Unwritten theology: notes towards a natural theology of music

Re Manning, R (2015) 'Unwritten theology: notes towards a natural theology of music.' In: Stone-Davis, F.J, ed. Music and transcendence. Ashgate, Aldershot, pp. 65-74. ISBN 9781472415950

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Abstract

This chapter engages with Tillich’s theology of culture and George Steiner’s powerfully suggestive characterisation of music as ‘unwritten theology’ to suggest ways in which the possibility of a natural theology of music might be theorised. Steiner’s claim exposes a central dilemma for work that seeks to explore the ways in which music relates to transcendence. On the one hand, for those such as Jeremy Begbie, ‘music can serve to enrich and advance theology’ in its ongoing quest, in his words, ‘to extend our wisdom about God, God’s relation to us, and to the world at large’. Music, in this case, serves as an aid to reflection, further equipping the theologian in her inescapably writerly enterprise. On the other hand, as Frank Burch Brown suggests: what if the theologian of art allows that art not only assist theology but further ‘reshape, somehow, the image and sound, the look and feel, of the substance of faith’? For such an approach, music itself becomes theology and hence the theologian’s task is radically transformed. No longer able to make use of music to enrich her writing, the theologian is thus displaced and the linguistic hegemony of theology is challenged in favour of a ‘theology without writing’. This chapter explores the possibilities for theorising a ‘theology after writing’ capable of ‘reshaping, somehow’ not simply the form but also the substance of faith by drawing on resources from Paul Tillich’s cultural-theological analyses of what he characterises as art with ‘religious style, but non-religious content’, as well as Jean-Luc Marion’s notion of iconic distance (particularly as developed by James Herbert. Taking seriously the challenge of thinking of music as ‘un-writing theology’, the chapter suggests that a framework of a natural theology of music might provide the necessary openness to discovery that Steiner’s description requires.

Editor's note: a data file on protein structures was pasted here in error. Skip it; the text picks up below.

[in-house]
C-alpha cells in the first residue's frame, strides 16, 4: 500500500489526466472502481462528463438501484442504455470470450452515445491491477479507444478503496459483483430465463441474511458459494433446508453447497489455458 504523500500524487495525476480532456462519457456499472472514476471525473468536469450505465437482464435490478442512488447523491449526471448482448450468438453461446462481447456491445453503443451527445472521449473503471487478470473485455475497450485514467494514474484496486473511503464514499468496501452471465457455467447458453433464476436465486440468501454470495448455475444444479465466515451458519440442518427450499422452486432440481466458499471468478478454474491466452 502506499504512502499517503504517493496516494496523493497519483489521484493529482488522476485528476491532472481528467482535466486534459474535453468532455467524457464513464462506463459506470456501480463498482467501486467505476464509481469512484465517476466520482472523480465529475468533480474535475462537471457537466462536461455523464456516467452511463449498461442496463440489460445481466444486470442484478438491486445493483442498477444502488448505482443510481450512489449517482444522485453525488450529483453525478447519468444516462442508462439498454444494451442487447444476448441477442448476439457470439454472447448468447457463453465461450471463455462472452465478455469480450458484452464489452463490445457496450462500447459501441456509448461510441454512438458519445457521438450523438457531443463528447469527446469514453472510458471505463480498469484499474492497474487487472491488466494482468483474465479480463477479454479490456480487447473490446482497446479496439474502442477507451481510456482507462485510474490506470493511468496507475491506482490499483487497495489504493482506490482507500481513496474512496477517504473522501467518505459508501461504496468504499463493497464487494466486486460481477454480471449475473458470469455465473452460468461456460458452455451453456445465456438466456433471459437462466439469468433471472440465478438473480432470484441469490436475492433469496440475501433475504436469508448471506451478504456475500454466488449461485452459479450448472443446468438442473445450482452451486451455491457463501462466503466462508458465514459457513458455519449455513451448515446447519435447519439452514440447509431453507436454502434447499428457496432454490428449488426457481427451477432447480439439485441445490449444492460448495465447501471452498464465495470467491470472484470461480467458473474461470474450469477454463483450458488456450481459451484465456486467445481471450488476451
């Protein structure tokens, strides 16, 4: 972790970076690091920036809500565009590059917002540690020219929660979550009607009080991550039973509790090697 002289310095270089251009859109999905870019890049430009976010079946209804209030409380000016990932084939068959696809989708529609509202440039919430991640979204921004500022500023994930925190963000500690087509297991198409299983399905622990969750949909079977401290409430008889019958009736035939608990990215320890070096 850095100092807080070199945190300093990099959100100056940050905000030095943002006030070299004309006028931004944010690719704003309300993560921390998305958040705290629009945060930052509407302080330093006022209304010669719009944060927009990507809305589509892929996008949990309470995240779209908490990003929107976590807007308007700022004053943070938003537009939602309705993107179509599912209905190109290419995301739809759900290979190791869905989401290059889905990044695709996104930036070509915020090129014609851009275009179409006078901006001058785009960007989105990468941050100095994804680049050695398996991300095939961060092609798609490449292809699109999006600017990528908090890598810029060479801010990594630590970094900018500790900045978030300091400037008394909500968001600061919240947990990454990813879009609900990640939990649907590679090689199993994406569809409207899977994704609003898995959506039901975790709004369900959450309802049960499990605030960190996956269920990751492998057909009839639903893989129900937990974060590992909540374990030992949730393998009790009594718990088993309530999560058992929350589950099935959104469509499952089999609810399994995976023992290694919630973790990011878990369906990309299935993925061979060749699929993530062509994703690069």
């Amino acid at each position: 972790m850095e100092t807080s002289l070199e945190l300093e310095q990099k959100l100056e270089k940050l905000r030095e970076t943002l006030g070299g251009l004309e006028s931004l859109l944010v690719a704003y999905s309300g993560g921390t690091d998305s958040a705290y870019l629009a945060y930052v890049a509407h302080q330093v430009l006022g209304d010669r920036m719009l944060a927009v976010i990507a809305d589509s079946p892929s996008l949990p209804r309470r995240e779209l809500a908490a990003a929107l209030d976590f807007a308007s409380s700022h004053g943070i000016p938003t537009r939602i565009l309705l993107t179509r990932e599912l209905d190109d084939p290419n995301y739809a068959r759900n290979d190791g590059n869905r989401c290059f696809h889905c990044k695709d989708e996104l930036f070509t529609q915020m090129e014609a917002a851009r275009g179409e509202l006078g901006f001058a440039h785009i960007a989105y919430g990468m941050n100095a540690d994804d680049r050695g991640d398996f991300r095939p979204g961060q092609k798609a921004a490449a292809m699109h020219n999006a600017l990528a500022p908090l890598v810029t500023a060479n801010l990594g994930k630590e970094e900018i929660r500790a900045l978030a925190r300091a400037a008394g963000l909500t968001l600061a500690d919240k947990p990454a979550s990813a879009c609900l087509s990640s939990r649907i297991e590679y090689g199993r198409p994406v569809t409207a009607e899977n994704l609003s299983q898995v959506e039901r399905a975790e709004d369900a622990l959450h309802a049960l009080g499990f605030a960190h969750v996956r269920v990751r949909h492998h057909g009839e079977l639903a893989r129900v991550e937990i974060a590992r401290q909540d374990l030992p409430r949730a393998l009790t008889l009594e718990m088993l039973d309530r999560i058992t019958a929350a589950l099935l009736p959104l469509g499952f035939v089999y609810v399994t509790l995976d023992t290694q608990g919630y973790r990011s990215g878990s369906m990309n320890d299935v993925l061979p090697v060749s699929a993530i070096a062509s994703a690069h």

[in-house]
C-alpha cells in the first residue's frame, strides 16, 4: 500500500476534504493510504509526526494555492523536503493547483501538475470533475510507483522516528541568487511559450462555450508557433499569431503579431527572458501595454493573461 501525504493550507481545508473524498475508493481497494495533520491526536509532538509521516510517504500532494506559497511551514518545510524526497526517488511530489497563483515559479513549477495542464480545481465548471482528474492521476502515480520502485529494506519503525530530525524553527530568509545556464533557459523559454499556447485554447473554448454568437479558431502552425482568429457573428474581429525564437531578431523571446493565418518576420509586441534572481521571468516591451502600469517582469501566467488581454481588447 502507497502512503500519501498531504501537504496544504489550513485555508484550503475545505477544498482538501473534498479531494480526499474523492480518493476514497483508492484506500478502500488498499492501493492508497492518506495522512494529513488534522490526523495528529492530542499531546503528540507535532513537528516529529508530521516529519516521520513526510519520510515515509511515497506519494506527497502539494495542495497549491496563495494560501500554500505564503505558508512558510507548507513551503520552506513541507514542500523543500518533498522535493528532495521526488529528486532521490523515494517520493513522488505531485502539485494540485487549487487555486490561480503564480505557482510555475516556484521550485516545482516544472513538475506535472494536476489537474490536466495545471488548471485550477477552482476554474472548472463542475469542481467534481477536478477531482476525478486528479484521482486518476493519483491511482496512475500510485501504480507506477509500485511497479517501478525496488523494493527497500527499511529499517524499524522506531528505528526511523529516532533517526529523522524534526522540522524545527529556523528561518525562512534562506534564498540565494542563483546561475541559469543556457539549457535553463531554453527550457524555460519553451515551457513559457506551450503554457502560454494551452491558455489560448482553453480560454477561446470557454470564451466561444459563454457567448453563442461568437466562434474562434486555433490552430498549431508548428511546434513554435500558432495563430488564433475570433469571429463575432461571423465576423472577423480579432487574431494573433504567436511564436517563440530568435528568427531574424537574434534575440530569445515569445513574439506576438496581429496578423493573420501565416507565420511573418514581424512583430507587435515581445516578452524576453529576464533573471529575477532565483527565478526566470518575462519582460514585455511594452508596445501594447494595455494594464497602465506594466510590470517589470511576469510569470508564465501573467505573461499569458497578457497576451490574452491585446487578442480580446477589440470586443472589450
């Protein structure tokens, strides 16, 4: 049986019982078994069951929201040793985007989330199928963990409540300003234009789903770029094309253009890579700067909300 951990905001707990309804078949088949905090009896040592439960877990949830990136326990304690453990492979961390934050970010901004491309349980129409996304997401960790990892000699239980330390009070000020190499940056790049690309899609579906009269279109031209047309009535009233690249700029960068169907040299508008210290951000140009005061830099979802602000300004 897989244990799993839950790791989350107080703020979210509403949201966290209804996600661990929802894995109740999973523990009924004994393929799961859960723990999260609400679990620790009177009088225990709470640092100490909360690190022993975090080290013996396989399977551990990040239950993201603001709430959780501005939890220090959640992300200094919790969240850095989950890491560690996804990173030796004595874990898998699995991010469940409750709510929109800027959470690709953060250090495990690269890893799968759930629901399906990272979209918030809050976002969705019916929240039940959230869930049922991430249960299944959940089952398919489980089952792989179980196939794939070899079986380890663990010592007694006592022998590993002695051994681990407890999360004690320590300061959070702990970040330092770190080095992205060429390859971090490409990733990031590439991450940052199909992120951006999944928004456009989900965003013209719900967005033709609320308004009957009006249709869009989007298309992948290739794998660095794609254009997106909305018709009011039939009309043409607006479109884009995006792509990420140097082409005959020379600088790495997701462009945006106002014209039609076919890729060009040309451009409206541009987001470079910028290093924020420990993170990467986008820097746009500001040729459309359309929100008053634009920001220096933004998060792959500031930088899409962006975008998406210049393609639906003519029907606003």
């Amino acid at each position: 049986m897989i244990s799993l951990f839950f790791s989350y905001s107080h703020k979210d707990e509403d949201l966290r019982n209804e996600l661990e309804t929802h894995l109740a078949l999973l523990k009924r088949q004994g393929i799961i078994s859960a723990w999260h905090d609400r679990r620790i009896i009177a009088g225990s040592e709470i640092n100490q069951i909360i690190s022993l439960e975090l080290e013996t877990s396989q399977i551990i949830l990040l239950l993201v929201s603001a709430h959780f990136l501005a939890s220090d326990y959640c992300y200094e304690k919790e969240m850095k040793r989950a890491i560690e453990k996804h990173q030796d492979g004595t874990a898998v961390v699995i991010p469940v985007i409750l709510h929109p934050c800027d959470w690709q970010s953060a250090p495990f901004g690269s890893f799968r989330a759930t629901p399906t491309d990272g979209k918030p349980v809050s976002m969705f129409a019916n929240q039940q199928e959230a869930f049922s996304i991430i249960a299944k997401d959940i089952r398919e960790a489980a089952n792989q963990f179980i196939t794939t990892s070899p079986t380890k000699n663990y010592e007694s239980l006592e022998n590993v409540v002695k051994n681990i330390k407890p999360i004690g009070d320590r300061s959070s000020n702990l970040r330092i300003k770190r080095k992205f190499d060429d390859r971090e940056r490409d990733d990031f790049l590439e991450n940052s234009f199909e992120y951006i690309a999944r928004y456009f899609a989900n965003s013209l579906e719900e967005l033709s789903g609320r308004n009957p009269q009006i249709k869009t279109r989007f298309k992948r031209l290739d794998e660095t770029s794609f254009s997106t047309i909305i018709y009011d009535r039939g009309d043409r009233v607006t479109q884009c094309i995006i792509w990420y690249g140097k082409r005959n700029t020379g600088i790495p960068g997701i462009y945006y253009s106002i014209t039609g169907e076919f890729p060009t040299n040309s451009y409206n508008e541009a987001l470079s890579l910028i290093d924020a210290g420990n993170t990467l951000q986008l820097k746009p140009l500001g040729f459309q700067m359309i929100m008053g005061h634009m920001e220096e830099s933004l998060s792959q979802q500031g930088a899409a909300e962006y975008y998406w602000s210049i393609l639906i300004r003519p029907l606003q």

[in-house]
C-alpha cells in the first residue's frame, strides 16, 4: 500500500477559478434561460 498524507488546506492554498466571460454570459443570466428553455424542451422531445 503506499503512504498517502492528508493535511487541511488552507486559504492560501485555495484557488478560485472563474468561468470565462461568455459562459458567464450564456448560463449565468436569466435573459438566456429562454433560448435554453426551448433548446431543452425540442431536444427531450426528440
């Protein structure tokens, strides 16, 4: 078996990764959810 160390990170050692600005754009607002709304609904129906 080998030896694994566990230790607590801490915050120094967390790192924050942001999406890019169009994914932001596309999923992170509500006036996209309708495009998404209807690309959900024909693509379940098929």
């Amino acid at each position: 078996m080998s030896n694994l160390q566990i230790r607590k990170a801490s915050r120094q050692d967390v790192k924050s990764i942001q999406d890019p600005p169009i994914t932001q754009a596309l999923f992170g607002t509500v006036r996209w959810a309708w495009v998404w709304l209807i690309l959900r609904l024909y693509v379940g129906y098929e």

Item Type: Book Chapter or Section
Keywords: music, theology, natural theology, theology and the arts
Subjects: B Philosophy. Psychology. Religion > B Philosophy (General)
B Philosophy. Psychology. Religion > BH Aesthetics
B Philosophy. Psychology. Religion > BL Religion
B Philosophy. Psychology. Religion > BR Christianity
M Music and Books on Music > M Music
Divisions: School of Humanities
Date Deposited: 22 Jul 2015 10:06
Last Modified: 15 Aug 2021 09:39
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